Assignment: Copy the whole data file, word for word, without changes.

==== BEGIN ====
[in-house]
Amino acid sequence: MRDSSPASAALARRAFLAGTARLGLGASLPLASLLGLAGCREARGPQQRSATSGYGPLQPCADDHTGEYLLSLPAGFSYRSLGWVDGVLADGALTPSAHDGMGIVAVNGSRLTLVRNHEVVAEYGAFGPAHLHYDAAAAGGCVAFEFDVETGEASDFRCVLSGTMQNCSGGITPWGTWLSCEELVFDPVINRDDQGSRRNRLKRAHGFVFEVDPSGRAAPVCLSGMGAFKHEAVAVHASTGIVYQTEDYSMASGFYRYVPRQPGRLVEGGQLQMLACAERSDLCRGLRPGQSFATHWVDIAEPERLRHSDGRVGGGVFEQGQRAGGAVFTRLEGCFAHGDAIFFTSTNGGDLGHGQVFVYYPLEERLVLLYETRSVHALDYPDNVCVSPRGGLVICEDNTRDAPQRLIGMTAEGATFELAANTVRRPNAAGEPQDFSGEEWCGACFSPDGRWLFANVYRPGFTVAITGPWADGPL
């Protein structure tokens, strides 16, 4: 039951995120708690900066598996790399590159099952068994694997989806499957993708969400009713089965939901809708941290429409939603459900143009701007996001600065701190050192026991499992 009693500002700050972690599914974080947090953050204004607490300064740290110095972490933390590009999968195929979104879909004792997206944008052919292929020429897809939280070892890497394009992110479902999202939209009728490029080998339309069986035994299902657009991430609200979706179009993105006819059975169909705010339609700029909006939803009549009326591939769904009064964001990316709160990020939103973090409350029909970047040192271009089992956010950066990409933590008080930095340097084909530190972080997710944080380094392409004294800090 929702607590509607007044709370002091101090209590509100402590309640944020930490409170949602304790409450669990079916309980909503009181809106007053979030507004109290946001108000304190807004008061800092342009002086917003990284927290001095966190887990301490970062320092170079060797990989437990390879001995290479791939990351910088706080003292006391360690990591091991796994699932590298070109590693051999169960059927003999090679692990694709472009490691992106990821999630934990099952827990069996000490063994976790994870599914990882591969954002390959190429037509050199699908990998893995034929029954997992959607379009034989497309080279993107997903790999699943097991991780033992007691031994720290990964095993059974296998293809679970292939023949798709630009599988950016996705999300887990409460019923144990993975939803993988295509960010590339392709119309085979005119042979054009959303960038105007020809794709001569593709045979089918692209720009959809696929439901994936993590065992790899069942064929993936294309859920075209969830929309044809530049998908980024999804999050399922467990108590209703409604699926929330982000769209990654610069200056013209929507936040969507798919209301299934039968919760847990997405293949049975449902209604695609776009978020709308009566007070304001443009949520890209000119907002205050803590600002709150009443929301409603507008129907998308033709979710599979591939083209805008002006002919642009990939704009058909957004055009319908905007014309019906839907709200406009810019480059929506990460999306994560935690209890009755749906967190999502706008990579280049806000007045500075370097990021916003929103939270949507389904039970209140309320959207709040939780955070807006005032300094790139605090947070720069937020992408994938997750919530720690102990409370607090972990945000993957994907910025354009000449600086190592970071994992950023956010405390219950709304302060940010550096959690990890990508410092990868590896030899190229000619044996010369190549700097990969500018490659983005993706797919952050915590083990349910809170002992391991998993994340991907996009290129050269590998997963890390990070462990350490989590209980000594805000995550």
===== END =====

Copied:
[in-house]
Amino acid sequence: MRDSSPASAALARRAFLAGTARLGLGASLPLASLLGLAGCREARGPQQRSATSGYGPLQPCADDHTGEYLLSLPAGFSYRSLGWVDGVLADGALTPSAHDGMGIVAVNGSRLTLVRNHEVVAEYGAFGPAHLHYDAAAAGGCVAFEFDVETGEASDFRCVLSGTMQNCSGGITPWGTWLSCEELVFDPVINRDDQGSRRNRLKRAHGFVFEVDPSGRAAPVCLSGMGAFKHEAVAVHASTGIVYQTEDYSMASGFYRYVPRQPGRLVEGGQLQMLACAERSDLCRGLRPGQSFATHWVDIAEPERLRHSDGRVGGGVFEQGQRAGGAVFTRLEGCFAHGDAIFFTSTNGGDLGHGQVFVYYPLEERLVLLYETRSVHALDYPDNVCVSPRGGLVICEDNTRDAPQRLIGMTAEGATFELAANTVRRPNAAGEPQDFSGEEWCGACFSPDGRWLFANVYRPGFTVAITGPWADGPL
């Protein structure tokens, strides 16, 4: 039951995120708690900066598996790399590159099952068994694997989806499957993708969400009713089965939901809708941290429409939603459900143009701007996001600065701190050192026991499992 009693500002700050972690599914974080947090953050204004607490300064740290110095972490933390590009999968195929979104879909004792997206944008052919292929020429897809939280070892890497394009992110479902999202939209009728490029080998339309069986035994299902657009991430609200979706179009993105006819059975169909705010339609700029909006939803009549009326591939769904009064964001990316709160990020939103973090409350029909970047040192271009089992956010950066990409933590008080930095340097084909530190972080997710944080380094392409004294800090 929702607590509607007044709370002091101090209590509100402590309640944020930490409170949602304790409450669990079916309980909503009181809106007053979030507004109290946001108000304190807004008061800092342009002086917003990284927290001095966190887990301490970062320092170079060797990989437990390879001995290479791939990351910088706080003292006391360690990591091991796994699932590298070109590693051999169960059927003999090679692990694709472009490691992106990821999630934990099952827990069996000490063994976790994870599914990882591969954002390959190429037509050199699908990998893995034929029954997992959607379009034989497309080279993107997903790999699943097991991780033992007691031994720290990964095993059974296998293809679970292939023949798709630009599988950016996705999300887990409460019923144990993975939803993988295509960010590339392709119309085979005119042979054009959303960038105007020809794709001569593709045979089918692209720009959809696929439901994936993590065992790899069942064929993936294309859920075209969830929309044809530049998908980024999804999050399922467990108590209703409604699926929330982000769209990654610069200056013209929507936040969507798919209301299934039968919760847990997405293949049975449902209604695609776009978020709308009566007070304001443009949520890209000119907002205050803590600002709150009443929301409603507008129907998308033709979710599979591939083209805008002006002919642009990939704009058909957004055009319908905007014309019906839907709200406009810019480059929506990460999306994560935690209890009755749906967190999502706008990579280049806000007045500075370097990021916003929103939270949507389904039970209140309320959207709040939780955070807006005032300094790139605090947070720069937020992408994938997750919530720690102990409370607090972990945000993957994907910025354009000449600086190592970071994992950023956010405390219950709304302060940010550096959690990890990508410092990868590896030899190229000619044996010369190549700097990969500018490659983005993706797919952050915590083990349910809170002992391991998993994340991907996009290129050269590998997963890390990070462990350490989590209980000594805000995550």